John Bolton, former U.S. ambassador to the United Nations, slammed the Obama administration’s nuclear agreement with Iran as an “American Munich,” warning the deal will not only make Iran a nuclear state but will result in “half a dozen nuclear weapons states” across the Middle East.
“This deal is an American Munich,” Bolton told WND, comparing the pact with the ill-fated Munich Agreement which sought to appease Nazi Germany by annexing portions of Czechoslovakia.
Bolton continued: “Barack Obama is trying to appease the mullahs in Tehran by making one concession after another. The result will be not just a nuclear Iran, but half a dozen nuclear weapons states in the world’s most volatile and dangerous region.”
Bolton was responding to the historic nuclear accord announced early Tuesday between the United States, Iran and other world powers.
The former ambassador’s comments about a nuclear arms race stand in stark contrast to President Obama’s own remarks at an early morning news conference following the conclusion of the deal.
Stated Obama: “This deal demonstrates that American diplomacy can bring about real and immediate change. … Today, because America negotiated from a position of strength and principle, we have stopped the spread of nuclear weapons in this region.”
However, there are already signs moderate regimes like Saudi Arabia, Jordan, Egypt, Turkey and others are seeking a legal nuclear program.
In an interview with CNN in March, the Saudi Ambassador to the United States refused to rule out the possibility of the Saudis building a nuclear weapon to counterbalance Iran’s nuclear program.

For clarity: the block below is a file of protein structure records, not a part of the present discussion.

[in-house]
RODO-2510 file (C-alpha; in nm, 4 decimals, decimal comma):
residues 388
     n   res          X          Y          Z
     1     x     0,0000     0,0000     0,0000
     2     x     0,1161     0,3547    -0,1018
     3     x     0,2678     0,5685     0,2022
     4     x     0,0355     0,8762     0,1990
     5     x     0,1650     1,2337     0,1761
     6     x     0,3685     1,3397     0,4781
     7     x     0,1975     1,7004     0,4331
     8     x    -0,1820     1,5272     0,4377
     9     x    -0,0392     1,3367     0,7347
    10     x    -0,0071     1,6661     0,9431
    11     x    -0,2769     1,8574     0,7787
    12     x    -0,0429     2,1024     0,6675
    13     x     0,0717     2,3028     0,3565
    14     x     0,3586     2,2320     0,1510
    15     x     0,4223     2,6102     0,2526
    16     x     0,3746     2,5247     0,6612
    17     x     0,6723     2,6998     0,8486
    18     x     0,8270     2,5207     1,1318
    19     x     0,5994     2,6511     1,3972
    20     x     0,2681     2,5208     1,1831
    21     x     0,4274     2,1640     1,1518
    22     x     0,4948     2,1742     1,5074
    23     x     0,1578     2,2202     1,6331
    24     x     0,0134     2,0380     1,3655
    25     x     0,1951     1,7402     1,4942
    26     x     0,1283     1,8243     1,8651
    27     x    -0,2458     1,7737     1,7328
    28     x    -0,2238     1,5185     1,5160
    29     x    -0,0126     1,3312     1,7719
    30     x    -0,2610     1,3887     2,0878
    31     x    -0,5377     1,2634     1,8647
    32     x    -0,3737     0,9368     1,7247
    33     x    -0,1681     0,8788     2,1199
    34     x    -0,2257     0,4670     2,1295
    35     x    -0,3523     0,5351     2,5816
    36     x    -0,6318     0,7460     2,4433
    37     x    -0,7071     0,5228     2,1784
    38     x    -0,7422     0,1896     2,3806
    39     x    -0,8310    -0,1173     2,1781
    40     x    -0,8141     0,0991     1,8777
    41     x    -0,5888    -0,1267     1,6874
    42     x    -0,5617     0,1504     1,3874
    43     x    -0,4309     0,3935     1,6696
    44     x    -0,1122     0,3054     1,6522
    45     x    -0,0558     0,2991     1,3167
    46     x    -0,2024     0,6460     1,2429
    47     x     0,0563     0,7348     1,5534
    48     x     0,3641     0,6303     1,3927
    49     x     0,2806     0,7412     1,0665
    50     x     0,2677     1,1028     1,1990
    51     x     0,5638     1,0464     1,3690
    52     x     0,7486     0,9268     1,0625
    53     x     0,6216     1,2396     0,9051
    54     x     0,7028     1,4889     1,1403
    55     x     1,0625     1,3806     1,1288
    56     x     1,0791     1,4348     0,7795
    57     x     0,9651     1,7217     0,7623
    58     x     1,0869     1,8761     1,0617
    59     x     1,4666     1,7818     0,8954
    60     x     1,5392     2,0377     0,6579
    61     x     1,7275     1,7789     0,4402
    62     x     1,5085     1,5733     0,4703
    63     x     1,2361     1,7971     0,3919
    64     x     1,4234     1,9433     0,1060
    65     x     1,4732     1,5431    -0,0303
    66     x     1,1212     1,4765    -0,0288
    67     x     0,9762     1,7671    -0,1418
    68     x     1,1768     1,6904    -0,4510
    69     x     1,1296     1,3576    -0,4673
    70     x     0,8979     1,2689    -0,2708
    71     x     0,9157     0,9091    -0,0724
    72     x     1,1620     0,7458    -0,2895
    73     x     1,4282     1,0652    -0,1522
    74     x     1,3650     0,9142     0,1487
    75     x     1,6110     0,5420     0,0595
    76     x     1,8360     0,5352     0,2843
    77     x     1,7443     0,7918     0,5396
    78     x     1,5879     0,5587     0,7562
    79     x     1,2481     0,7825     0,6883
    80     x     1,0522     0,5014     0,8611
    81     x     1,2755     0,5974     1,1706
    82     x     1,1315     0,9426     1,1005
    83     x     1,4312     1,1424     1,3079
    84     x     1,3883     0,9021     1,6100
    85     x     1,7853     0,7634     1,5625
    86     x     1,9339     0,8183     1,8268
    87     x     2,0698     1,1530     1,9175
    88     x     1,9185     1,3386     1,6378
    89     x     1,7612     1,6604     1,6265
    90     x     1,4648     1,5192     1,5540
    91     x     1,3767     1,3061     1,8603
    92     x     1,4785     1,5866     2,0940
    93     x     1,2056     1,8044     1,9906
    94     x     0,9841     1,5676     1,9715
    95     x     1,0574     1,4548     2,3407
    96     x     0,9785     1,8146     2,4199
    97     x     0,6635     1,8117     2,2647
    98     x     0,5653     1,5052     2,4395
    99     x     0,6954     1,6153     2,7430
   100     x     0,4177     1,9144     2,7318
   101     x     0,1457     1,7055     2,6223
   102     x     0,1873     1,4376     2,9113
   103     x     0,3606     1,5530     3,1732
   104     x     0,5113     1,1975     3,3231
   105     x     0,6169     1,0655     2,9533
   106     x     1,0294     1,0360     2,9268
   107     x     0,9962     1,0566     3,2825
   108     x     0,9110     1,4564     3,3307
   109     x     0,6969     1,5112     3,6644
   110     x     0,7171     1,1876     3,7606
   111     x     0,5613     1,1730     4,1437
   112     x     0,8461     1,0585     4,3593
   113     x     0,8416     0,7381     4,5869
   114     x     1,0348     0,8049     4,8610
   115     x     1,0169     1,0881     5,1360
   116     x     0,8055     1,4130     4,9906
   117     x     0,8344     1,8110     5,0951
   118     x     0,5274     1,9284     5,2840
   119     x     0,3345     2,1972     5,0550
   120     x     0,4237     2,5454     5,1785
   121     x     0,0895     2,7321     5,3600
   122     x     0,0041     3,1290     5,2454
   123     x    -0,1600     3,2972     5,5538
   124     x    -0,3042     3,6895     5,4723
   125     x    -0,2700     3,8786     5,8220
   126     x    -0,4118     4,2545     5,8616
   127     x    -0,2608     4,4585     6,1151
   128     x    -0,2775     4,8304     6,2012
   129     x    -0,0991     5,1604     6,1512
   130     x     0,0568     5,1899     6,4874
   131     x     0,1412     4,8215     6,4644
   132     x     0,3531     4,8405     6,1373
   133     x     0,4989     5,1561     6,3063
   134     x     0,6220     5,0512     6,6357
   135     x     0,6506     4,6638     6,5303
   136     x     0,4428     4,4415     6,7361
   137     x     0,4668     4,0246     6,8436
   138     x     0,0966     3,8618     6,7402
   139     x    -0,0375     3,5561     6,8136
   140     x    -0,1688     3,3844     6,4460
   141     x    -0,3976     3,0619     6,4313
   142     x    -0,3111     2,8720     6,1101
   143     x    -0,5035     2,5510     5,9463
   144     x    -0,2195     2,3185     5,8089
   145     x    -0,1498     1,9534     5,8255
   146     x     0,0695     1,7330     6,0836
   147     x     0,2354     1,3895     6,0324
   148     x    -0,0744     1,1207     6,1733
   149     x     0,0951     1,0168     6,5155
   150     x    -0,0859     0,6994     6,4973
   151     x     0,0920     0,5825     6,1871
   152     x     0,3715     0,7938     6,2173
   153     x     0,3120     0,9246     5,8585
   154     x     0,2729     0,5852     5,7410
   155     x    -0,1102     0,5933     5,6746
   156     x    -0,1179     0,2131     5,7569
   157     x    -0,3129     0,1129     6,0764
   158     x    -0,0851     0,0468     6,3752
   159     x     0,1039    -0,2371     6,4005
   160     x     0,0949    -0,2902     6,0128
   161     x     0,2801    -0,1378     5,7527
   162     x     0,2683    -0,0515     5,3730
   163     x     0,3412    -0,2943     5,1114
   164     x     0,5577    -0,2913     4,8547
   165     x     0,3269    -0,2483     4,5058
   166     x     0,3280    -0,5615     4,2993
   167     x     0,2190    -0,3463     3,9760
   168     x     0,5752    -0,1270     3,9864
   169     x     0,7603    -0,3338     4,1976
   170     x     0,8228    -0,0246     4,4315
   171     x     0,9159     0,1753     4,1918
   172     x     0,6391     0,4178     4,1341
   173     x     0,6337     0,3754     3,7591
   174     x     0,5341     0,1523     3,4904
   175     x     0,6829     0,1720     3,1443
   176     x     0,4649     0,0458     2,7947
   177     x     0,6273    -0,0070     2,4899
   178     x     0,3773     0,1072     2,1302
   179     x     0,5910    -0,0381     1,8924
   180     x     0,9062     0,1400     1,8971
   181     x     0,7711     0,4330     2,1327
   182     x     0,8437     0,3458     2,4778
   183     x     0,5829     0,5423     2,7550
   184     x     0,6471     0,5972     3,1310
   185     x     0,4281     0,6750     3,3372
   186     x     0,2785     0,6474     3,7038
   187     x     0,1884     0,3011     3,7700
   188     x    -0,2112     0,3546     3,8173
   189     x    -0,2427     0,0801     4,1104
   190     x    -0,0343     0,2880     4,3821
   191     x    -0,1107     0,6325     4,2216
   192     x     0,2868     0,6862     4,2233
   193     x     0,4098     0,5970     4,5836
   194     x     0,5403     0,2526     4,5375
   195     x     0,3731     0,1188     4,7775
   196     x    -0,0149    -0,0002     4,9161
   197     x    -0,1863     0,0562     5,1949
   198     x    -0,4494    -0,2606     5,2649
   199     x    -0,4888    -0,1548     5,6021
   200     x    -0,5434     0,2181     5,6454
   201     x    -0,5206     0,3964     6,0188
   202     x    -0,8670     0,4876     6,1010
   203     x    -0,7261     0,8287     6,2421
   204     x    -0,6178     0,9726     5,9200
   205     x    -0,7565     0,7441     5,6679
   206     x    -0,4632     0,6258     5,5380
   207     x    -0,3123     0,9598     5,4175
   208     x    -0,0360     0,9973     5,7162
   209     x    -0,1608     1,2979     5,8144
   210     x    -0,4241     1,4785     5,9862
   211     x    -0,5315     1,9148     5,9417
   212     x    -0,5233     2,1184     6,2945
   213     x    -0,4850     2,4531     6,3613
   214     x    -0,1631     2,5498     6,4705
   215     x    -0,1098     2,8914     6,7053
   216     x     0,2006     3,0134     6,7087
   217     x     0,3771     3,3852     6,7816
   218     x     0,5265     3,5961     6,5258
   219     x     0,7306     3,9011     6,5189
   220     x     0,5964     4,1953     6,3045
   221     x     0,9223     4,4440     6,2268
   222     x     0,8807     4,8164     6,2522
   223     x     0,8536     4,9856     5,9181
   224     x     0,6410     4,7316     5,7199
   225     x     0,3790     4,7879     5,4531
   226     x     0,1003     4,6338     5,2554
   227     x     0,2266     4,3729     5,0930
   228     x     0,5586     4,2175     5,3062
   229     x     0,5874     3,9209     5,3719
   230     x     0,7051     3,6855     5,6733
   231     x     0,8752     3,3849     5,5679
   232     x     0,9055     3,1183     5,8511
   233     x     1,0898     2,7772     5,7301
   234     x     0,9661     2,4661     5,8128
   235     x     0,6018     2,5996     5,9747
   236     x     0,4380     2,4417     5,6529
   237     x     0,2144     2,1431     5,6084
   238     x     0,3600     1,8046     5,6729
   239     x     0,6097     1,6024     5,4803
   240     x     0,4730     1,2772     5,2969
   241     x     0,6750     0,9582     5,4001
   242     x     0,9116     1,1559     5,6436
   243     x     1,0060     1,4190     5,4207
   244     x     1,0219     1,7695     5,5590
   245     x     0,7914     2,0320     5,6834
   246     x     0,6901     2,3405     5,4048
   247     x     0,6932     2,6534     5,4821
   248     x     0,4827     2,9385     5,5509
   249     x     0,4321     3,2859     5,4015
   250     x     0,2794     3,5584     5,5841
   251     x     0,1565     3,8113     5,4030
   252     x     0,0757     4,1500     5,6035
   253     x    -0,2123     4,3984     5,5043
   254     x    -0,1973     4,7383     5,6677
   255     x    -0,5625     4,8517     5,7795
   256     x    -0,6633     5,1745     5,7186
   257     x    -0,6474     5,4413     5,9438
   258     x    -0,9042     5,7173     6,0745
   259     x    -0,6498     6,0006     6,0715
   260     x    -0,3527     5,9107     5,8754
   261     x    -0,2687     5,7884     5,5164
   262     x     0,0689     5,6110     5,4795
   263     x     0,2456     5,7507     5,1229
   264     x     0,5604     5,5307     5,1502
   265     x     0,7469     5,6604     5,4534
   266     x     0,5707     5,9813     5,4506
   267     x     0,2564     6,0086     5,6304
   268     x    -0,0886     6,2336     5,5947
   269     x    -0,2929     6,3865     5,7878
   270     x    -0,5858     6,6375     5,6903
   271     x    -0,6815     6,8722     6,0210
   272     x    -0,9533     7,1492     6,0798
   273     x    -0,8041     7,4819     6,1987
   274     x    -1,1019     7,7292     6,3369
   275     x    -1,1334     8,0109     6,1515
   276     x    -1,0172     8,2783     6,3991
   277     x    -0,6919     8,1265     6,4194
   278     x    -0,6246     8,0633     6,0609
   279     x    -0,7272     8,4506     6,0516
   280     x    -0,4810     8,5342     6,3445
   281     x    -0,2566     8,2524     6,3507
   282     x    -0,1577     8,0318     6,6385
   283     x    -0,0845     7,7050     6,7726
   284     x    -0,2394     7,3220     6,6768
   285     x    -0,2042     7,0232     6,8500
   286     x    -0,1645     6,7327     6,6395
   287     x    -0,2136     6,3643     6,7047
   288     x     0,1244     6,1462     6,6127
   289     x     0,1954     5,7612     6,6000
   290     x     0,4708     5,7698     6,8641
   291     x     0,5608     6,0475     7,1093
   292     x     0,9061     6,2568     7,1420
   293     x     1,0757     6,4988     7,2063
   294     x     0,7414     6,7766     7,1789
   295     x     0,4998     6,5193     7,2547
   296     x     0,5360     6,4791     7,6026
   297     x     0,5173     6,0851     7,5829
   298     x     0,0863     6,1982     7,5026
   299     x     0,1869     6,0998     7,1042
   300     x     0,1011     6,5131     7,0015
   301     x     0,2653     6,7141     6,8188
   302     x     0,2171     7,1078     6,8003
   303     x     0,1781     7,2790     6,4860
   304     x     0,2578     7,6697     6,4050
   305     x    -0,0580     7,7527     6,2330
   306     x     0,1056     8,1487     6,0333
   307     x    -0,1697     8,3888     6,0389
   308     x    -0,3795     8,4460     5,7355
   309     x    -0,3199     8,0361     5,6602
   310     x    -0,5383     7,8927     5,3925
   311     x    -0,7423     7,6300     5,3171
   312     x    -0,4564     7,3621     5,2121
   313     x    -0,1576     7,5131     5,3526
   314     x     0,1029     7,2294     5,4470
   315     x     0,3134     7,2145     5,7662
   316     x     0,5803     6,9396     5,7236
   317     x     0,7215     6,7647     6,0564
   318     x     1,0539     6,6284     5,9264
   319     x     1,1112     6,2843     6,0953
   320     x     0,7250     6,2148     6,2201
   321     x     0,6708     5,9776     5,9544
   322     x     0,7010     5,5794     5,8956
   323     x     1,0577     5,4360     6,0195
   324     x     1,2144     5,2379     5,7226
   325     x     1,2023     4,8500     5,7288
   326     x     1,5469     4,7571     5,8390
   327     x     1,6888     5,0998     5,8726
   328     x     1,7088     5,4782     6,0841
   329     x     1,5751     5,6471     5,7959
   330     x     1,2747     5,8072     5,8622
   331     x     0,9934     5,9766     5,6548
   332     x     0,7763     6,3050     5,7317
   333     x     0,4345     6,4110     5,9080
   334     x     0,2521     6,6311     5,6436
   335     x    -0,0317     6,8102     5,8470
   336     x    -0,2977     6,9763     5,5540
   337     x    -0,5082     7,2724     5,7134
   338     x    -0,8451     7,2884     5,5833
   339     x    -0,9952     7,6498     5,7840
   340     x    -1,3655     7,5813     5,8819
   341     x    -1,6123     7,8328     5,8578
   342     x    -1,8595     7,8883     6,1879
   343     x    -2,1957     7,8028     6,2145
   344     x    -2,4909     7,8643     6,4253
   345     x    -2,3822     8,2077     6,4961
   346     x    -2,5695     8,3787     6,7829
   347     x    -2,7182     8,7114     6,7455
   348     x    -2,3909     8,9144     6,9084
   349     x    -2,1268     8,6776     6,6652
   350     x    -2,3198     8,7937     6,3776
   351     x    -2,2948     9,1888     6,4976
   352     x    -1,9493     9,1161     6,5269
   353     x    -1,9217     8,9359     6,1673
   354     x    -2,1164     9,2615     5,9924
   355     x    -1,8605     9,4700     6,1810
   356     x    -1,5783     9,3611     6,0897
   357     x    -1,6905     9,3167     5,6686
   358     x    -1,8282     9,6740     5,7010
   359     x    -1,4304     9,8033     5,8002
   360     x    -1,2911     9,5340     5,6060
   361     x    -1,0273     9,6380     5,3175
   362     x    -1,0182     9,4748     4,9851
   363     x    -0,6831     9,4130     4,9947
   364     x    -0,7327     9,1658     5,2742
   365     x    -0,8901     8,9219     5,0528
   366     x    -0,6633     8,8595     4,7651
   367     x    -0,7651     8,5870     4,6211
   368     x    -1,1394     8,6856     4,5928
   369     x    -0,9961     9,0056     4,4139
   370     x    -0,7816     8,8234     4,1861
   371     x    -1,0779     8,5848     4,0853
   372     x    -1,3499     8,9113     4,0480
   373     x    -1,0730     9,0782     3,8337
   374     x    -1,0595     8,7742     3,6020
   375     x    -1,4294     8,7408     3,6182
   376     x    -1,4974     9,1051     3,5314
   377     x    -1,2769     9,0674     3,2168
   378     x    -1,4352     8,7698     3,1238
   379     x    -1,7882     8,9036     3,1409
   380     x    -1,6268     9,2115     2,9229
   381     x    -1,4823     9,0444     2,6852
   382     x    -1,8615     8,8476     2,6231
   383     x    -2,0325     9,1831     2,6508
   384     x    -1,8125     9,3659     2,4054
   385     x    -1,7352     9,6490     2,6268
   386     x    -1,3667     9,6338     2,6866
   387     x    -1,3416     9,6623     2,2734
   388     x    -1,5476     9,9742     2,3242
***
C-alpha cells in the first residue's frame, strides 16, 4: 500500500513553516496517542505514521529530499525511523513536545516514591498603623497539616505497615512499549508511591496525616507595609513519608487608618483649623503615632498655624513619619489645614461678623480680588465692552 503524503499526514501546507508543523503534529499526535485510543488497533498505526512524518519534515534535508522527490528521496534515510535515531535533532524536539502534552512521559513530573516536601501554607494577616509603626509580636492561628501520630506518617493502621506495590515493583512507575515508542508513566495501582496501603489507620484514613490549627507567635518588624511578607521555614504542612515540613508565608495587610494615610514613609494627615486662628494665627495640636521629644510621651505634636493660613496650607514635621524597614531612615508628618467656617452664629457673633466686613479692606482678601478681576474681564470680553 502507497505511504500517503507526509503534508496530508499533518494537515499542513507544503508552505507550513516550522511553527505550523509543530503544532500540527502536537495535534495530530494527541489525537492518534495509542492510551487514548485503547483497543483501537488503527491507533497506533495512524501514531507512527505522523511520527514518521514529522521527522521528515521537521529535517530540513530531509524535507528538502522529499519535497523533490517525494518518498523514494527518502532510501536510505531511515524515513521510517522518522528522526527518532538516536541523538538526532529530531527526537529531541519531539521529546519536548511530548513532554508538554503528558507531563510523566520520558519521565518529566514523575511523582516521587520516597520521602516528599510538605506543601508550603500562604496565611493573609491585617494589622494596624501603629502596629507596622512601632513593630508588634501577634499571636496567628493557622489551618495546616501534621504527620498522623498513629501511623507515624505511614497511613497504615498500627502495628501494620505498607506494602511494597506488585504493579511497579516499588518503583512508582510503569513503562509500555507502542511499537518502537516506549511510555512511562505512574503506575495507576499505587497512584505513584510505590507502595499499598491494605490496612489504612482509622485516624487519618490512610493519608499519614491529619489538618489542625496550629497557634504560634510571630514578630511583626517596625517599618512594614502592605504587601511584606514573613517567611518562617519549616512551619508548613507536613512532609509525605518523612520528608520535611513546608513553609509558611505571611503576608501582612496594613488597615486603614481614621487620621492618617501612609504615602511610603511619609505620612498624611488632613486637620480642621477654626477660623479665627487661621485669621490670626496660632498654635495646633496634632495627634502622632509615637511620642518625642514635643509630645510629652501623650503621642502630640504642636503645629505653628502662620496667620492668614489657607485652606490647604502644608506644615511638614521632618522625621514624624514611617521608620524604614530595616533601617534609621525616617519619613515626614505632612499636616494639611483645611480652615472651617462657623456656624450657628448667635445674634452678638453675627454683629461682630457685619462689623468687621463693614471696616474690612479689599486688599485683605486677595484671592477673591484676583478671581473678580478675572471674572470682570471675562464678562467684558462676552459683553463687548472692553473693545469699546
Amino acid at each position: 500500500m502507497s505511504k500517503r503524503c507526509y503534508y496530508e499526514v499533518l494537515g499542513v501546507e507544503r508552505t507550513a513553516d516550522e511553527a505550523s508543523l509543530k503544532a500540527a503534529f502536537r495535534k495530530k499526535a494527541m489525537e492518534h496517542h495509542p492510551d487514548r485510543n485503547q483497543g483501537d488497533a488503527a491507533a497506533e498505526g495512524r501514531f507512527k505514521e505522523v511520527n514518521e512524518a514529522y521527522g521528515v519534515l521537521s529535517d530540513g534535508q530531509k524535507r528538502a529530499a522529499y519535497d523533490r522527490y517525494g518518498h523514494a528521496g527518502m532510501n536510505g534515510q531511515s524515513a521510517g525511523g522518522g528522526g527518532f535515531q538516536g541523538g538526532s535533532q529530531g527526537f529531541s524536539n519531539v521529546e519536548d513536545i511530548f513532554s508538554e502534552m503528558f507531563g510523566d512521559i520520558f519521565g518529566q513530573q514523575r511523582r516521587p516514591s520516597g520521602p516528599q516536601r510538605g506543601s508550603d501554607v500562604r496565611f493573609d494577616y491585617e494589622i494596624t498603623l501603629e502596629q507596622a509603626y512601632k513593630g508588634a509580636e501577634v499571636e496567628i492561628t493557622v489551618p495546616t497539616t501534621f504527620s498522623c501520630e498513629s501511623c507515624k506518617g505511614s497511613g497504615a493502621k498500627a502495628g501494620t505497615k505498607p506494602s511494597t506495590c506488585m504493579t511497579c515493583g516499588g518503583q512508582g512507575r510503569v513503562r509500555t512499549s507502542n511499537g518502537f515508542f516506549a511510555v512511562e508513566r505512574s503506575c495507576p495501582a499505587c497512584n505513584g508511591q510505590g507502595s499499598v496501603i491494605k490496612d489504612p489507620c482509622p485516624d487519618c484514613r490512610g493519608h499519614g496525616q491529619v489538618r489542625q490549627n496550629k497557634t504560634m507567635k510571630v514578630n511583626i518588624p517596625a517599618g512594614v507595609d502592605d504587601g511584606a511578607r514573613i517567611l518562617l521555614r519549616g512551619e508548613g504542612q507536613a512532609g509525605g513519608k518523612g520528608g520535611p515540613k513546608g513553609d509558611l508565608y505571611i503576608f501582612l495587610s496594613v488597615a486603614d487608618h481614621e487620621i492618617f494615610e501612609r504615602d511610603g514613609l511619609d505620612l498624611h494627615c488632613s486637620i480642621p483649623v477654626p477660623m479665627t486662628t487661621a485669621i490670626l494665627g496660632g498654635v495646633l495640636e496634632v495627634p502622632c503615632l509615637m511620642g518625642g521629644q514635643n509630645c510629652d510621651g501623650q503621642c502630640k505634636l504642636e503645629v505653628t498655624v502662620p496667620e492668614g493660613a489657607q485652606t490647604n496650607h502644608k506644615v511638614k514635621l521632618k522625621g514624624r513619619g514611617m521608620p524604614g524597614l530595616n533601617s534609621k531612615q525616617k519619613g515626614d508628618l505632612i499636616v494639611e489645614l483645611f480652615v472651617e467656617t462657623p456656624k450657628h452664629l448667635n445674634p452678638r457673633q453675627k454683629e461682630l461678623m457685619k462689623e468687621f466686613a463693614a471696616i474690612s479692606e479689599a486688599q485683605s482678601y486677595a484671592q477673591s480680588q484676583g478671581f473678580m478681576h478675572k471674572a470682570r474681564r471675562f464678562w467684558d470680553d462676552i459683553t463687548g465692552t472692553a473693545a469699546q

“This is not something we would discuss publicly,” stated Ambassador Adel Al-Jubeir. Later, when pressed again by CNN host Wolf Blitzer, Jubeir said, “This is not something that I can comment on, nor would I comment on.”
“But the kingdom of Saudi Arabia will take whatever measures are necessary in order to protect its security,” he added. “There are two things over which we do not negotiate: Our faith and our security.”
Also in March, Russia inked a $10 billion deal to build Jordan’s first nuclear power plant.
In February, Russia signed a preliminary agreement to jointly build Egypt’s first nuclear power plant.
The United Arab Emirates in 2009 signed a $20 billion deal with Korea Electric Power Corporation for the country’s nuclear power plan which is currently under construction.
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